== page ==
Ketamine

The Case for Ketamine in Treating Suicidal Ideation

Should ketamine be used in the emergency room to treat suicidal patients?

Posted Mar 20, 2018

Dottie Kinscherf; used with permission
Source: Dottie Kinscherf; used with permission

In an article published recently in the American Journal of Psychiatry, Samuel Wilkinson and colleagues examined the effect of ketamine in reducing suicidal ideations. They utilized a technique called meta-analysis to combine data from ten clinical studies that fulfilled specific rigorous criteria. They found that a single intravenous infusion of ketamine, at doses akin to those used in other studies to treat major depression, led to a rapid decrease in suicidal ideations. Within a day, about 55 percent of individuals who received ketamine no longer had suicidal ideations, compared to 20 percent who received a placebo. This reduction in suicidal ideations lasted for at least seven days.

Does this mean that emergency room physicians should routinely administer infusions of ketamine to patients who voice suicidal ideations? Should ketamine be used as an anti-suicide medication regardless of the patient’s diagnosis or the circumstances associated with the suicidal ideations?

At least for now, our opinion is an emphatic “no.” Let us explain.

Several disorders are associated with suicidal ideation and completed suicide, including depressive disorders, substance use disorders, and certain personality disorders. Short-term and long-term treatments differ for these illnesses. Suicidal ideation associated with a major depressive episode substantially increases the risk for medically or psychologically significant suicide attempts. The degree of risk varies as a function of age and gender. For example, elderly men with depression and suicidal ideations are at high risk for killing themselves. Although administering ketamine in the emergency room might lower suicidal ideations and decrease depressive symptoms, would it be safe to discharge such an individual without observing them on a psychiatric inpatient unit first and seeing how they do over several days?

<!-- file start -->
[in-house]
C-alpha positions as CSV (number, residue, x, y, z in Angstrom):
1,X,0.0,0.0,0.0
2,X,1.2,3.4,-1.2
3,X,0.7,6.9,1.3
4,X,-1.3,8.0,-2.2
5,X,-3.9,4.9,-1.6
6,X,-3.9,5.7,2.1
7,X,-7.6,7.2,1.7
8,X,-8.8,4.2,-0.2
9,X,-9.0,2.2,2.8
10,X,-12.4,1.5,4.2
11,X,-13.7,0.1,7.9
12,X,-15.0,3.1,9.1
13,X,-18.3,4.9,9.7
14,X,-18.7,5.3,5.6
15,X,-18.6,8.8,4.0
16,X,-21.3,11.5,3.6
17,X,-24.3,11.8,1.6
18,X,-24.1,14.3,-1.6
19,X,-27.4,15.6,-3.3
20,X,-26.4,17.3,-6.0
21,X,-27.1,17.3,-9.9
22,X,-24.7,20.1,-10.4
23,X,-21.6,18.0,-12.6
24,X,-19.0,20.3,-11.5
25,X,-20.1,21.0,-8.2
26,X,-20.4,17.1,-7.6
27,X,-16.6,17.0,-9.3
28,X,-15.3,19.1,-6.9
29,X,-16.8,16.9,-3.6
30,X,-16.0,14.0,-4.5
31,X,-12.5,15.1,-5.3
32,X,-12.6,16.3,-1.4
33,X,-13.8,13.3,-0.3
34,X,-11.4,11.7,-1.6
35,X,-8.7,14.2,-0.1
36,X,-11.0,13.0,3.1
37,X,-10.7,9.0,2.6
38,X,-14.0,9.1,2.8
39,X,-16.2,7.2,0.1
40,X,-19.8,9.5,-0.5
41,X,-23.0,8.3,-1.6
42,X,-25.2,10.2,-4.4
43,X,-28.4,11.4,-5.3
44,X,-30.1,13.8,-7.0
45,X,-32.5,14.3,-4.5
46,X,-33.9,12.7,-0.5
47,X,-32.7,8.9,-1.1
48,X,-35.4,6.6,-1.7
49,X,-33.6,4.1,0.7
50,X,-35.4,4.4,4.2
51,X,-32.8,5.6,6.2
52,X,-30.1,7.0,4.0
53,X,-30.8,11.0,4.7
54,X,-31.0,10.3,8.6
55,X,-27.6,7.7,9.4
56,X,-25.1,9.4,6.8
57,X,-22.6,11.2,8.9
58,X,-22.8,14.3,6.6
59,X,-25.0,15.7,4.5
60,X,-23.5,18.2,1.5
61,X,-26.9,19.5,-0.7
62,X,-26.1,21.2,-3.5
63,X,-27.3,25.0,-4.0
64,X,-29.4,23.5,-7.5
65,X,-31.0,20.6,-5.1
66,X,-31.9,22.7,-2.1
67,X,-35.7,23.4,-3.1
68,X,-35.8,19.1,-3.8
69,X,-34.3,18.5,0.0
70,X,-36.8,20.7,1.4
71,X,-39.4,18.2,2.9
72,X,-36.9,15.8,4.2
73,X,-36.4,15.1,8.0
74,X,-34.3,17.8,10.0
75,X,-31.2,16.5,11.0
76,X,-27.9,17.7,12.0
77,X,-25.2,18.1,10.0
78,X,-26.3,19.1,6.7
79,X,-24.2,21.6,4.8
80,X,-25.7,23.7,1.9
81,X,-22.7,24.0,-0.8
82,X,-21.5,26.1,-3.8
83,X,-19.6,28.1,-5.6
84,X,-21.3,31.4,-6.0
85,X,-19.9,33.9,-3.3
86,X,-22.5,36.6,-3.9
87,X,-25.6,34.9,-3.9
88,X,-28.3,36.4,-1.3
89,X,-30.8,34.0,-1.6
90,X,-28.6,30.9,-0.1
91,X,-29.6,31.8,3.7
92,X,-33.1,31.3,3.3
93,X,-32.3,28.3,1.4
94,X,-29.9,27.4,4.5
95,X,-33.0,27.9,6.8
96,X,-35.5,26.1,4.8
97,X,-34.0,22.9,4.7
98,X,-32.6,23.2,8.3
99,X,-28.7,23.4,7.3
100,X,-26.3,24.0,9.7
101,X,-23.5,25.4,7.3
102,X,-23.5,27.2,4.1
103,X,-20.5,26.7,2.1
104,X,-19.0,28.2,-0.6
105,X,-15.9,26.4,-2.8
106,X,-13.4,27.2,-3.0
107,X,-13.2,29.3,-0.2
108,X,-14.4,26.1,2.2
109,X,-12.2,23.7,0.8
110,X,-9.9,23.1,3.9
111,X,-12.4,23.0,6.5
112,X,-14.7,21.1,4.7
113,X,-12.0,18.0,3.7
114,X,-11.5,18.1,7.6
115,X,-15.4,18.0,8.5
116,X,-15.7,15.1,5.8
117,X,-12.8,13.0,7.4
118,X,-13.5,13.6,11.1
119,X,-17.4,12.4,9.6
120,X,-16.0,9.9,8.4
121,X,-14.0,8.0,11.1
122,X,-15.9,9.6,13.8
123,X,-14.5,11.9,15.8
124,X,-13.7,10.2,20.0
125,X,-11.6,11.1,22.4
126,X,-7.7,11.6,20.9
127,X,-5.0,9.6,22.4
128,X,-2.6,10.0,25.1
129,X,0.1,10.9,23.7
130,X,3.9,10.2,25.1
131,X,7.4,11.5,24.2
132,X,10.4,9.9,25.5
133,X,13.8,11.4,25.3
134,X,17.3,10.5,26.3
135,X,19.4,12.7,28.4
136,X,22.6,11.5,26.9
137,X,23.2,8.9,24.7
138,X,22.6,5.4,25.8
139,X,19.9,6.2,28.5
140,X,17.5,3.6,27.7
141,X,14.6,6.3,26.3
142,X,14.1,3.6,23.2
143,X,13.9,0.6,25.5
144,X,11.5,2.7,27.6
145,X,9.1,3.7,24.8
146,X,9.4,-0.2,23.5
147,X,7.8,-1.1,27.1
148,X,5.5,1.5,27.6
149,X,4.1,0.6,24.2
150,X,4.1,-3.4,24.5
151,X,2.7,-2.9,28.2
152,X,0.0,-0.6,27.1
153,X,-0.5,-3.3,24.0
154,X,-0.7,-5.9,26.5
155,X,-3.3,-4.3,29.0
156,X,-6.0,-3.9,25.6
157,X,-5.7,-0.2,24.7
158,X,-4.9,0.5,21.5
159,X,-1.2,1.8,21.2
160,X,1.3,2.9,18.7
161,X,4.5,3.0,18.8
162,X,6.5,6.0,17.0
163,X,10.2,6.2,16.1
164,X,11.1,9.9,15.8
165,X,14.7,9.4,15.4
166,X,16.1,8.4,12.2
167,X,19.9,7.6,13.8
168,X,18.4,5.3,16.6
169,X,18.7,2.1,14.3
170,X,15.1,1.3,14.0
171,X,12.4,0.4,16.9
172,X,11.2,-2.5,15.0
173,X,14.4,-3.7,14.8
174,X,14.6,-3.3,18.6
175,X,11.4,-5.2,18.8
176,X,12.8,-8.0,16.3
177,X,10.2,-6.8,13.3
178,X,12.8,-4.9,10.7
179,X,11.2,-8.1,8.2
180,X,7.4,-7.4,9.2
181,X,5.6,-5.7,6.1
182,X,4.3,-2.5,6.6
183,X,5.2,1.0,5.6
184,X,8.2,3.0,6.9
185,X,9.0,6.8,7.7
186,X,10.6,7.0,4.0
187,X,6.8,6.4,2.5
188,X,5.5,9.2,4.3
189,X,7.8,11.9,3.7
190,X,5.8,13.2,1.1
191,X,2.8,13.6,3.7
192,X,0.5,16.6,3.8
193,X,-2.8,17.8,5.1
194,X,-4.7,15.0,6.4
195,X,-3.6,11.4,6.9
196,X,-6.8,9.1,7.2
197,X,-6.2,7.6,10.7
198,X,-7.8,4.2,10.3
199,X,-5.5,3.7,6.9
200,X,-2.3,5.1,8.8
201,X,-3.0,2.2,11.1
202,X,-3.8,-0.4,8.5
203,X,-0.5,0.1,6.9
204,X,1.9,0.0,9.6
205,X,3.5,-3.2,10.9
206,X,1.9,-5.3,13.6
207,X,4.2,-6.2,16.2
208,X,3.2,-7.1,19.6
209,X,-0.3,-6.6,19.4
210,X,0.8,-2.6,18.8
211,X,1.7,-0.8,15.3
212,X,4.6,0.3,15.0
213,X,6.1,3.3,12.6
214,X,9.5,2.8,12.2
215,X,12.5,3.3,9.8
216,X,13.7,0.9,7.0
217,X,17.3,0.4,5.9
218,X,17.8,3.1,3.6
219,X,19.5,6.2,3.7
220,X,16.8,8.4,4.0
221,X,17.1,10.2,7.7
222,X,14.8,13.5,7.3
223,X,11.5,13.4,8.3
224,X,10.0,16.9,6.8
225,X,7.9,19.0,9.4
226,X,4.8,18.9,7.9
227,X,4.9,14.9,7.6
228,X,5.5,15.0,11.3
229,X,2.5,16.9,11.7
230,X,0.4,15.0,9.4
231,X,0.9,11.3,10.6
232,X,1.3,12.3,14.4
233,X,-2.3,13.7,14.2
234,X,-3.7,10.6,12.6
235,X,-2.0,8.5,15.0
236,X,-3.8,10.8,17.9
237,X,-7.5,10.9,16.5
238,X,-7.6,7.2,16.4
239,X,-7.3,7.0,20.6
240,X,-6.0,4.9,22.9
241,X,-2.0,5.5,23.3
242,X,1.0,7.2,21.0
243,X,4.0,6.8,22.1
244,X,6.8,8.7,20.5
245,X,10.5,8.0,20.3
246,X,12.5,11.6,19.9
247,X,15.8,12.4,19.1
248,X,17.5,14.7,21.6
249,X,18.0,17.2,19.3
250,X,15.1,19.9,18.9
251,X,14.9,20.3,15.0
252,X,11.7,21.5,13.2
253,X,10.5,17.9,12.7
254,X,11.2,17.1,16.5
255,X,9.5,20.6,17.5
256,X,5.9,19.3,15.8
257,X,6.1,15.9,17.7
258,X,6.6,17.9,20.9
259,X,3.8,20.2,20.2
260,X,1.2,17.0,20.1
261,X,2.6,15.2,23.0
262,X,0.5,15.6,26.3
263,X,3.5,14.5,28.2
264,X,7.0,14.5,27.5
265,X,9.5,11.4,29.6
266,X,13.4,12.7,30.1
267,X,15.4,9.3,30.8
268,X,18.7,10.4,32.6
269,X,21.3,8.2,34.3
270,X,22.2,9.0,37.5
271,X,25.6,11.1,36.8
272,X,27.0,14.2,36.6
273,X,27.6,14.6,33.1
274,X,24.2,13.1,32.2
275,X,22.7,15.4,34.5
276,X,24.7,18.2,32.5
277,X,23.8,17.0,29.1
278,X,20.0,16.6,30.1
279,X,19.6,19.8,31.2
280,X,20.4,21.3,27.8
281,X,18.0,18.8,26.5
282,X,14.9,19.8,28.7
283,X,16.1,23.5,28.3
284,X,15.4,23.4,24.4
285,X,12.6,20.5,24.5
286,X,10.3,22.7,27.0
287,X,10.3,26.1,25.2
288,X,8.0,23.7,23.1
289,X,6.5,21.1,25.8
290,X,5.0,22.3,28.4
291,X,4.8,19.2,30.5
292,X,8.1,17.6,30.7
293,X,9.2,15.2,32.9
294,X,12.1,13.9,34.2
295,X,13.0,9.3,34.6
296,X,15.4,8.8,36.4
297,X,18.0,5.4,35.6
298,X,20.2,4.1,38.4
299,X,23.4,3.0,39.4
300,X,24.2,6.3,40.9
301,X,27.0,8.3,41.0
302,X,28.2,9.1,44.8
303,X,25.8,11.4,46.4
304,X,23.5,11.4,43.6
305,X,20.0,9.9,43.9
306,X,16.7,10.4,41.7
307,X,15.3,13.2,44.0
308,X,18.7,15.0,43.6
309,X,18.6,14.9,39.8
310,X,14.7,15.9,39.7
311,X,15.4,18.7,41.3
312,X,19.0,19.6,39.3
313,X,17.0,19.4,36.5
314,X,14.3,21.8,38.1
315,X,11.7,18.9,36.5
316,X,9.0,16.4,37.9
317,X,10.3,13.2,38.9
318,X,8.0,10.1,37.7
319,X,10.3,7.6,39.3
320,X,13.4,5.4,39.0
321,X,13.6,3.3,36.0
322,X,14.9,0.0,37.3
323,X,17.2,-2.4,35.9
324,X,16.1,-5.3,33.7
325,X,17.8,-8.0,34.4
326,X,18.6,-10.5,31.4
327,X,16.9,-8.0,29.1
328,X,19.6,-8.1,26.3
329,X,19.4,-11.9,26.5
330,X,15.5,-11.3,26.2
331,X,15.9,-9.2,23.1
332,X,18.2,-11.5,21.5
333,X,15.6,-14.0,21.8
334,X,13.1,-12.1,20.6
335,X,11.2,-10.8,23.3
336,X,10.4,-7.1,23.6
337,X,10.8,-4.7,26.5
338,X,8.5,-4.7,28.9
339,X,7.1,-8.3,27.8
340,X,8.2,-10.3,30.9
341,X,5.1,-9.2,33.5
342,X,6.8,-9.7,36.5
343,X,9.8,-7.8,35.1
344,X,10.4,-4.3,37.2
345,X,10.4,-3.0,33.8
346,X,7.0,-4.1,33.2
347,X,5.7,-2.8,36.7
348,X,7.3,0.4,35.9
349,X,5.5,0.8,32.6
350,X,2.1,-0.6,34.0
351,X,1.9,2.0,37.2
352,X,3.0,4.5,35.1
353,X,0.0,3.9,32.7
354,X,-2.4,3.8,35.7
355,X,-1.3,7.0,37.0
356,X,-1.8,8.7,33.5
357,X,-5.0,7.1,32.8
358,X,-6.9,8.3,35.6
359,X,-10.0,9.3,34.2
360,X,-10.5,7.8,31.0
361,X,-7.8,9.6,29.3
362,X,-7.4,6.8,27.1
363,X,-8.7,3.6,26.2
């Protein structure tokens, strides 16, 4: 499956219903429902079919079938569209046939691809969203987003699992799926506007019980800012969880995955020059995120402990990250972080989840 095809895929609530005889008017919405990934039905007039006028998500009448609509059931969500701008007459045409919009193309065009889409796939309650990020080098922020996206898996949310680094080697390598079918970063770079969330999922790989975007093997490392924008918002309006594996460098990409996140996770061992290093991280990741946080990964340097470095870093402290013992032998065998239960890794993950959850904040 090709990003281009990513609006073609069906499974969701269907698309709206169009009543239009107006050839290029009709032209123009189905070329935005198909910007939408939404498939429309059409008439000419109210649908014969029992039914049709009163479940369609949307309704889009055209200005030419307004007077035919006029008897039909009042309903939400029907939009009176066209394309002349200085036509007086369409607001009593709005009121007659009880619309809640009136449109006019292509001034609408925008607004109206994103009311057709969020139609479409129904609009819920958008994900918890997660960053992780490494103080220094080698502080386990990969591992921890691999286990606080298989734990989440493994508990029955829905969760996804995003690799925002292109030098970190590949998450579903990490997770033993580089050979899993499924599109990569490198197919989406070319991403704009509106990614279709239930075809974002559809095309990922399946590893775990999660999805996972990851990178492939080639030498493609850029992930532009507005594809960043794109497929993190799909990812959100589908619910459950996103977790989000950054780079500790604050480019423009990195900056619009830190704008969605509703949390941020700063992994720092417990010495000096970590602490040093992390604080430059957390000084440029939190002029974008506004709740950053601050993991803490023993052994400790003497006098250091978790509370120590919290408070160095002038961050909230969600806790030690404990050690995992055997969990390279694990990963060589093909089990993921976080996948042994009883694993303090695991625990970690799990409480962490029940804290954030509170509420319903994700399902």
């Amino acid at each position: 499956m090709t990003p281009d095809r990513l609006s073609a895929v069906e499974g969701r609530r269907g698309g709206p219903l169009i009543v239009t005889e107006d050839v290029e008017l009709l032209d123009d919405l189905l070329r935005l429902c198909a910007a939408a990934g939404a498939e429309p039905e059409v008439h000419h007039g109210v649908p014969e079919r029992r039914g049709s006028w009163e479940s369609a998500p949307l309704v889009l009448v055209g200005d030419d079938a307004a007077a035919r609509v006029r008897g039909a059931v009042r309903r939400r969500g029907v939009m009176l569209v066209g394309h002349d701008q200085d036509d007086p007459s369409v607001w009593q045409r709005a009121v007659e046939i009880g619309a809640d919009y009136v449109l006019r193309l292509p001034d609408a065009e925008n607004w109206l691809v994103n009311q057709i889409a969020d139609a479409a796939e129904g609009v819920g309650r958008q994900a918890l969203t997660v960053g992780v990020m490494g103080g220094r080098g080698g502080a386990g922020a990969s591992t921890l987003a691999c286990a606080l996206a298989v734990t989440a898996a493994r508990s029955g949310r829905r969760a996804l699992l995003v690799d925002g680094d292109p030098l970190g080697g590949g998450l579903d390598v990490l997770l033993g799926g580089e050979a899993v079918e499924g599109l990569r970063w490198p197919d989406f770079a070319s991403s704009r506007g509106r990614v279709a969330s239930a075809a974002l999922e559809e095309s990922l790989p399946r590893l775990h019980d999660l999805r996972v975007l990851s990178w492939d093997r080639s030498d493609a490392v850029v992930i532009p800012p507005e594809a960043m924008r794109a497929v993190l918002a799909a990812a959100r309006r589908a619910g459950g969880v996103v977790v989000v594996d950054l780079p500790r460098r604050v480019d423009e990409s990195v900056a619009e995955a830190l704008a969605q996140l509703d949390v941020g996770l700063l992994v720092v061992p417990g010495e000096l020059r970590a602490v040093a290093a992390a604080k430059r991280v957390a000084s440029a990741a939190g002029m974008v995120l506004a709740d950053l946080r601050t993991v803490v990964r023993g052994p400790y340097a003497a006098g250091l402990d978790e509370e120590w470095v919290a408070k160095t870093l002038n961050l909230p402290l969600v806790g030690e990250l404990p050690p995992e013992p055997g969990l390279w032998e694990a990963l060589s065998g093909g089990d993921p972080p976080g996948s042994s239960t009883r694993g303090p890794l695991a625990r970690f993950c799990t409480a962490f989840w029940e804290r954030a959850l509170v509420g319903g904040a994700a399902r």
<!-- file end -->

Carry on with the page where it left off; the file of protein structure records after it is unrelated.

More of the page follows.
Suicidal ideations are a common reason why some individuals with personality disorders (for example, borderline personality disorder) seek treatment in the emergency room. Most research investigating the influence of ketamine on suicidal ideations has involved patients with major depression. Data do not exist about the effectiveness of ketamine in patients suffering from a personality disorder in the absence or presence of major depression. These individuals frequently benefit from counseling that helps to alleviate current stressors. With appropriate support and follow-up arrangements, the individual often can be discharged from the emergency room. It is unknown what a ketamine infusion would do in these circumstances. Would it alleviate the suicidal ideation? Would it give the treatment team the sense that they could substitute an infusion of ketamine for a careful diagnostic interview and counseling?

There is also no information available about the use of ketamine for suicidal ideation in patients with substance-use disorders. These disorders are major contributors to completed suicides, and ketamine itself is an abused drug. It also remains unclear what to do for patients who have recurrent suicidal ideation. Should they be exposed to repeated infusions of ketamine? At what interval can they be treated safely, and what are the risks of repeated ketamine infusions?

As more is learned about the effects of ketamine, it may become appropriate to utilize this medication in individuals with suicidal ideation who are suffering from severe depression and are admitted to an inpatient psychiatric unit. The medication might rapidly help with depressive symptoms, including suicidal thoughts, and allow the inpatient treatment team to more effectively work with these individuals. It is conceivable that such a treatment might allow for more rapid improvement, leading to a shortened hospital stay. In any event, even a short hospitalization allows for careful monitoring of the patient and more time to confirm the diagnosis and institute appropriate follow-up plans.

In our opinion, administering an infusion of ketamine to a suicidal patient in an emergency room and then discharging the patient a few hours later isn’t, in general, a good therapeutic approach. More research is needed to determine the influence of ketamine in individuals with and without major depression, as well as its influence on the prognosis of a person presenting to the emergency room with depression and suicidal thoughts.

This column was written by Eugene Rubin M.D., Ph.D., and Charles Zorumski M.D.

References

Wilkinson, S.T., Ballard, E.D., Bloch, M.H., Mathew, S.J., Murrough, J.W., Feder, A., Sos, P., Wang, G., Zarate, C.A. Jr., & Sanacora, G. (2018). The effect of a single dose of intravenous ketamine on suicidal ideation: a systematic review and individual participant data meta-analysis. Am J Psychiatry. 175:150-158.